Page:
Checking date: 06/11/2019


Course: 2019/2020

Economics
(17088)
Study: Master in Social Sciences (325)
EPC


Coordinating teacher: DOMENECH FELIU, JORDI

Department assigned to the subject: Department of Social Sciences

Type: Compulsory
ECTS Credits: 6.0 ECTS

Course:
Semester:




Competences and skills that will be acquired and learning results.
Core Competences Possess and understand knowledge that provides a basis or opportunity to be original in the development and/or application of ideas, often in a research context. Students know how to apply their acquired knowledge and problem-solving skills in new or unfamiliar settings within broader (or multidisciplinary) contexts related to their field of study. Students are able to integrate knowledge and face the complexity of making judgments based on incomplete or limited information that includes reflections on the social and ethical responsibilities linked to the application of their knowledge and judgments. Students know how to communicate their conclusions and the knowledge and the reasons behind them to both specialised and non-specialised audiences in a clear and unambiguous way. Students possess the learning skills that will enable them to continue studying in a way that will be largely self-directed or autonomous. General Competences To understand the main economic analytical tools. To evaluate and compare the different contributions to important debates in social economics from an analytical, methodological and empirical point of view. To evaluate the internal logic of a scientific publication by examining the consistency between theory, analytical strategy, indicators, results and conclusions. To understand and know how to synthesize the main theories into one or more contemporary debates in the social sciences. Specific Competences Apply formal models in the study of strategic decisions, negotiation and delegation processes and collective action phenomena. Apply models from Economic Science to decentralized decision-making in market economies. Apply models from Economic Science in the decision making of families and companies. Learning outcomes 1. Ability to use economic analysis both in terms of decision making by individual agents, as well as the adjustment of prices and balance of markets and the effect of decisions on consumption, production, investment in the aggregate of the economy. 2. Understanding the fundamental tools used in economics to study the evolution of economies and living standards in the long term. 3. Ability to apply partial or general equilibrium models to contemporary problems and debates. Especially, to have the ability to evaluate counterfactual exercises using partial or general equilibrium models, as well as to evaluate the effects of aggregate shocks on the evolution of the economy. 4. Ability to understand the formation, functioning and integration of markets, as well as their imperfections (asymmetric information, externalities, uncertainty).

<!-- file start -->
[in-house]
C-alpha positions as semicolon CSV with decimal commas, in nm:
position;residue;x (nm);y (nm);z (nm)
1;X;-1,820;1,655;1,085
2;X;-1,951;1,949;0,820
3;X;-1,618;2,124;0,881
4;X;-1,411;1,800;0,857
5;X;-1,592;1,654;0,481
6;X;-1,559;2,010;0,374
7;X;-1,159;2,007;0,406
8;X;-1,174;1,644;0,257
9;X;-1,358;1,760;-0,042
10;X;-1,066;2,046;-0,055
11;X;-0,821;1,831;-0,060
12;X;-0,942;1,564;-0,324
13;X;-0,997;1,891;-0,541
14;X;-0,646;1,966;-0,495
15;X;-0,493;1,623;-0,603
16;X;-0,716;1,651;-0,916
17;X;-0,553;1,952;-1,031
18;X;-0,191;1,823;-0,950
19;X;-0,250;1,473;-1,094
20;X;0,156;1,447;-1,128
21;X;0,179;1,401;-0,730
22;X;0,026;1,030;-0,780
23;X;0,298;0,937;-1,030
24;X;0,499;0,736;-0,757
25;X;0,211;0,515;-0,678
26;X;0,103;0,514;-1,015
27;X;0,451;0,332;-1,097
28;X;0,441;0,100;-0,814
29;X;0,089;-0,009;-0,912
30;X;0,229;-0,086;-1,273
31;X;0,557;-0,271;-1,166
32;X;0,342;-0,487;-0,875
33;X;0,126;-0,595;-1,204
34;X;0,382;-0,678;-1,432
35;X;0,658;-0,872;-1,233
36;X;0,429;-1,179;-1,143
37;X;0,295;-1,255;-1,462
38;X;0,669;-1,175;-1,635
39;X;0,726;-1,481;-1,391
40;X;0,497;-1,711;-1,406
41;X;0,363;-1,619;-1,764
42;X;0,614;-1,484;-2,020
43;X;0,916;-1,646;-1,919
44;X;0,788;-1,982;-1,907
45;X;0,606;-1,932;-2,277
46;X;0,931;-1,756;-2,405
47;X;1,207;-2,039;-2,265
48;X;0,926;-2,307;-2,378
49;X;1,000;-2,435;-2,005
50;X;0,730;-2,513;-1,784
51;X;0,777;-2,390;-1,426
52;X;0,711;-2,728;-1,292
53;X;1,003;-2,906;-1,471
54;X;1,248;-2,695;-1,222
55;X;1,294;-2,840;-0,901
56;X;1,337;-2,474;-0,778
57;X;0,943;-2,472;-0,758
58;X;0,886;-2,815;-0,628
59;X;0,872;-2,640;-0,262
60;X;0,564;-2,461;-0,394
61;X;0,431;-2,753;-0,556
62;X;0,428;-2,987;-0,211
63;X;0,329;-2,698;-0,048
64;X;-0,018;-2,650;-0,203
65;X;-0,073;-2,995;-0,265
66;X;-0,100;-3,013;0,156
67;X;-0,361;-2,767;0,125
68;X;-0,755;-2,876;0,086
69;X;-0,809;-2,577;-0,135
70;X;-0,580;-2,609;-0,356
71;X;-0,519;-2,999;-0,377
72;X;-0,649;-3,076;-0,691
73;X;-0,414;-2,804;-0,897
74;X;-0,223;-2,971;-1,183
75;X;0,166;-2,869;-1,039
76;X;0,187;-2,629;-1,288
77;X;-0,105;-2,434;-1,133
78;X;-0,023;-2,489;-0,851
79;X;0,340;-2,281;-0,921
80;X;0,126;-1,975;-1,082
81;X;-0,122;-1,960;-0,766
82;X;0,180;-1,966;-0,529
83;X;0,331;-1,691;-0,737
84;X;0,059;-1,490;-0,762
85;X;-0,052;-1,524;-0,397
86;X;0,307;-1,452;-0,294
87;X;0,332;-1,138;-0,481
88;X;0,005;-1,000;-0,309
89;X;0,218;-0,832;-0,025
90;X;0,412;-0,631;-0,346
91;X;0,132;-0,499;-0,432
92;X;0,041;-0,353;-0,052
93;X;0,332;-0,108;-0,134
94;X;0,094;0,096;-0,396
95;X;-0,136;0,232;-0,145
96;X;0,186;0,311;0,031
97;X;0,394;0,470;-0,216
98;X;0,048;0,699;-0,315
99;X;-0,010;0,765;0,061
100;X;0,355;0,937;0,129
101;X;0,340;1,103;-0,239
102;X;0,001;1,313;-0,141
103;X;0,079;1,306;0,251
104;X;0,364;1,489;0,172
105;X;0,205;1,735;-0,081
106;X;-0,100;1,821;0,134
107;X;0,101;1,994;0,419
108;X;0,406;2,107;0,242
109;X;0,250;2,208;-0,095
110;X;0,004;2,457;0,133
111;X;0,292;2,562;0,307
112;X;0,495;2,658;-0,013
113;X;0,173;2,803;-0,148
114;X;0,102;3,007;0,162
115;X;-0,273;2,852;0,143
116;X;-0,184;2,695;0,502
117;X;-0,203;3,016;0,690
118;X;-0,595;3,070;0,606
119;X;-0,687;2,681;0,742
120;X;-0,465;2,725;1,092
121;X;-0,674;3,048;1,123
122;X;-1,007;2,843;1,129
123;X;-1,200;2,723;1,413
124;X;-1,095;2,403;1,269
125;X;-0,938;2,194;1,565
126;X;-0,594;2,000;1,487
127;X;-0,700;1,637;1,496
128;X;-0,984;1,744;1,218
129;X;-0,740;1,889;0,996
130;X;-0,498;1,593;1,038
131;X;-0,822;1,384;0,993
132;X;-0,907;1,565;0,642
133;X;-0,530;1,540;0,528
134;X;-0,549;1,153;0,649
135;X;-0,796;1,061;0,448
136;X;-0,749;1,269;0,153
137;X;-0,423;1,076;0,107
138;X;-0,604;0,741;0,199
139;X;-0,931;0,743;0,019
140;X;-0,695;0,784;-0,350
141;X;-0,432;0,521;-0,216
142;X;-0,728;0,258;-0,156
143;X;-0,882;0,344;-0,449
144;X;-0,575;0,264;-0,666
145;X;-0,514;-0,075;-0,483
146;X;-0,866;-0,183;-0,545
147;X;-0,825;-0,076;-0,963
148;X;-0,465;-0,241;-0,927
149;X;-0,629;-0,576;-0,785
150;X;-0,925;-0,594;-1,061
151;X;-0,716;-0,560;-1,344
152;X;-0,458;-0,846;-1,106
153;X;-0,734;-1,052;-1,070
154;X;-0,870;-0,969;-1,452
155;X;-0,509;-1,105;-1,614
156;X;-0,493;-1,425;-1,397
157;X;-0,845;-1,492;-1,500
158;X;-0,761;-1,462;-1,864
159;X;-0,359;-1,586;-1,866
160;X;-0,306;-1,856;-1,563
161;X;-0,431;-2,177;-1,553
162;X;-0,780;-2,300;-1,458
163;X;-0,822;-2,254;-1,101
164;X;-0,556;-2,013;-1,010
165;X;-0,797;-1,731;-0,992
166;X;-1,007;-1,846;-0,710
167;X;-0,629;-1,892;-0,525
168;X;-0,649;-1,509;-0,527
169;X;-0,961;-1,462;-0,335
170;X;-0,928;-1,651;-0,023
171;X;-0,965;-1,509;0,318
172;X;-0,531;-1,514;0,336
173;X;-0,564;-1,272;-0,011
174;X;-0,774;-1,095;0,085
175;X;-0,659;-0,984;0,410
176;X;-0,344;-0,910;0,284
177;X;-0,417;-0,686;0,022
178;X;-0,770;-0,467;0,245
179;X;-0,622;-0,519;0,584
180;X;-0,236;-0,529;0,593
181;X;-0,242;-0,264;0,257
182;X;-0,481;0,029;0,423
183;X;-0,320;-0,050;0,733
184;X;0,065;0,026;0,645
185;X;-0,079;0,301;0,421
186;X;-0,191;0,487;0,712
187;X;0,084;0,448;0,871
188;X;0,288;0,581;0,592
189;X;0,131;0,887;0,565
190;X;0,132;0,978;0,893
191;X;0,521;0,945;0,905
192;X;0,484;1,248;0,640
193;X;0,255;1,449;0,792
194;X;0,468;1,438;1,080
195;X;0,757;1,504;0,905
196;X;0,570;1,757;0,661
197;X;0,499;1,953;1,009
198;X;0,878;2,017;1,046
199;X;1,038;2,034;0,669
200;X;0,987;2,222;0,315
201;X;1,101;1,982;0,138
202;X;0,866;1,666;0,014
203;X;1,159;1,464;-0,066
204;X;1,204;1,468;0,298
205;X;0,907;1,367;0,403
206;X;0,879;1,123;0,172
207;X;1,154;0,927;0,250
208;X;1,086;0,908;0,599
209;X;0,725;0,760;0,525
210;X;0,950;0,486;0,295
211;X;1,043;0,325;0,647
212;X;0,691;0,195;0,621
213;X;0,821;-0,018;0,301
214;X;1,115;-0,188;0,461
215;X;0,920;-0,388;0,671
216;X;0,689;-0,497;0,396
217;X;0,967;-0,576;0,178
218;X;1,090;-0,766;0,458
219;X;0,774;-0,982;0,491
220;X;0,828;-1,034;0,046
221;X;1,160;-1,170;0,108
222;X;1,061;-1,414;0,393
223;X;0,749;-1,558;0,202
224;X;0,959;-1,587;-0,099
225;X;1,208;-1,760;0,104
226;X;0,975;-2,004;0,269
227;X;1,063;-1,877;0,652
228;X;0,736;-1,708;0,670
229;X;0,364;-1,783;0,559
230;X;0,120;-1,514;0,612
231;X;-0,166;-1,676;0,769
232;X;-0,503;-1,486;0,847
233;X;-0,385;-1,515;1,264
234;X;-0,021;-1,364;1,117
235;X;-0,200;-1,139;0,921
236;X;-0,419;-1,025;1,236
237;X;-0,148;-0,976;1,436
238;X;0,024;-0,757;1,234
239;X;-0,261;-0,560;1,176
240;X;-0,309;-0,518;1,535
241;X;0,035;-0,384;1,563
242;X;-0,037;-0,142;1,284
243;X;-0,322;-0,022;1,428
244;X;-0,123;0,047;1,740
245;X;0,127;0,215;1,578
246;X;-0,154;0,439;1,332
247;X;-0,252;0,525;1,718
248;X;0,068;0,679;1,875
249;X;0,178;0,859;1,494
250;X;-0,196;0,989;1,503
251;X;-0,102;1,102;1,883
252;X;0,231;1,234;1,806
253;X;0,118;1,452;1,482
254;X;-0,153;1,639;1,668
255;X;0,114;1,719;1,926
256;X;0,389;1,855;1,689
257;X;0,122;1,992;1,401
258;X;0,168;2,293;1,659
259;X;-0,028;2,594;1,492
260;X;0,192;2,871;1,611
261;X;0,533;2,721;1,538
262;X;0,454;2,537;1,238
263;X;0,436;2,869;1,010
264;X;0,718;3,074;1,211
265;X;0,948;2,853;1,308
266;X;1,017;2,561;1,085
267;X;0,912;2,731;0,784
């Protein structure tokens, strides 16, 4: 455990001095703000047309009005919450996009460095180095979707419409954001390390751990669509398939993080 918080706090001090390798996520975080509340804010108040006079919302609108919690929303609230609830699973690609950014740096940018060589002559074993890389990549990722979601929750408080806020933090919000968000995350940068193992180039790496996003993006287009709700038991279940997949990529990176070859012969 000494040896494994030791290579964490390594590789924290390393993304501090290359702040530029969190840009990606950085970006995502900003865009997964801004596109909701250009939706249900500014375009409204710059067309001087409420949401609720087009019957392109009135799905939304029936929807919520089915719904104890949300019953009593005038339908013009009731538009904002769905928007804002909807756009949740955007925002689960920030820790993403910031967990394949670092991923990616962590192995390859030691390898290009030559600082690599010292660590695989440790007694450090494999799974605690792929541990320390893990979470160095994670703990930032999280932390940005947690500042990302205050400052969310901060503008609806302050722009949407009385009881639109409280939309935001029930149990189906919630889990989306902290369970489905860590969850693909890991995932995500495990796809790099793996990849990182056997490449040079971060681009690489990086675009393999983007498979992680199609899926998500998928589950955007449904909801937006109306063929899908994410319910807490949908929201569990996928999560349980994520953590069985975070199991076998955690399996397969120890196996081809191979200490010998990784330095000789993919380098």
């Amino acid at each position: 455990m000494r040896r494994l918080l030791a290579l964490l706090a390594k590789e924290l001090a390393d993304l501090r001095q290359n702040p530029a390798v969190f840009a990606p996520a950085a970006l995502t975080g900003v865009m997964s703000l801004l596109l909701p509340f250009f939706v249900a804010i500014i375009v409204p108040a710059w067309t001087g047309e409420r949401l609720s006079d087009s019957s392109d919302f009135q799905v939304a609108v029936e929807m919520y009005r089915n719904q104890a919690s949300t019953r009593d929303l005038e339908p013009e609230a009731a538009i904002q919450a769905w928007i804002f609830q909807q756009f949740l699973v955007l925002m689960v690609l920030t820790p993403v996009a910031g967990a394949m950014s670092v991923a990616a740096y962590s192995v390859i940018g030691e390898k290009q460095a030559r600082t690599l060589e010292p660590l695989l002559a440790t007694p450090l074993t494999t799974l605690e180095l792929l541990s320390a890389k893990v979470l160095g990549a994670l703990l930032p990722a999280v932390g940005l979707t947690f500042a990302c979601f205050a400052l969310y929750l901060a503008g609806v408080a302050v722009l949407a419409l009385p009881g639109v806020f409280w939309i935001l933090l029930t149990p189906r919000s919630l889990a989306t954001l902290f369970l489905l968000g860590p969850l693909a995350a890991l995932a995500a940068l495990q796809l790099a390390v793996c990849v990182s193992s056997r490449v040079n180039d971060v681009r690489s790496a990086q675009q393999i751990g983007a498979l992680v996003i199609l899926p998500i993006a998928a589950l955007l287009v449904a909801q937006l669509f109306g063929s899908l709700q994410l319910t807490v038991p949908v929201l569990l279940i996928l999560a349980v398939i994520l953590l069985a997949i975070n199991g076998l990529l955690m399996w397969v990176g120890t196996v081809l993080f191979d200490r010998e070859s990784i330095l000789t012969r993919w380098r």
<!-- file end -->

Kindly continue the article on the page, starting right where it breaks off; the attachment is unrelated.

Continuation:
Description of contents: programme
1. Scarcity and pure exchange. Microeconomics and Macroeconomics. Normative economy and positive economy. Opportunity cost and comparative advantage. 2. The function of demand. Marginal utility and individual demand. Aggregate demand. Movements and displacements of demand. 3. The supply curve. Marginal costs and supply of the product by the individual company. Aggregate supply. Movements and displacements of the supply curve. Elasticity of demand and elasticity of supply. 4. Market equilibrium. Efficiency and equity in the market: the consumer's surplus and the producer's surplus. (a) Partial and general equilibrium. (b) Balance and efficiency in pure exchange economies. (c) First and second theorem of welfare. (d) Balance and efficiency in production economies. 5. Market intervention and welfare effects: price controls, quantity controls, taxes and subsidies. 6. Market failures I: Imperfect competition (monopoly, oligopoly and monopolistic competition). Asymmetric information: moral hazard and adverse selection. 7. Market failures II: Externalities and public goods. (a) Public responses to externalities. (b) Private responses to externalities. (c) Coase theorem.
Learning activities and methodology
Training Activities Theoretical class Practical classes Tutorials Individual student work Teaching Methodologies Presentations in the professor's lecture room with computer and audiovisual support, in which the main concepts of the subject are developed and a bibliography is provided to complement the students' learning. Critical reading of texts recommended by the subject professor: Press articles, reports, manuals and/or academic articles, either for later discussion in class, or to expand and consolidate knowledge of the subject. Resolution of practical cases, problems, etc. raised by the professor, either individually or in a group. Presentation and discussion in class, under the moderation of the professor, of topics related to the content of the subject, as well as practical case studies. Developing pieces of work and reports, individually or in group.
Assessment System
Basic Bibliography
  • Pindyck, Robert; Rubinfield, D.. Microeconomics. Pearson. 2017
  • Varian, Hal. Intermediate Microeconomics: a modern approach. WW Norton. 2019

The course syllabus and the academic weekly planning may change due academic events or other reasons.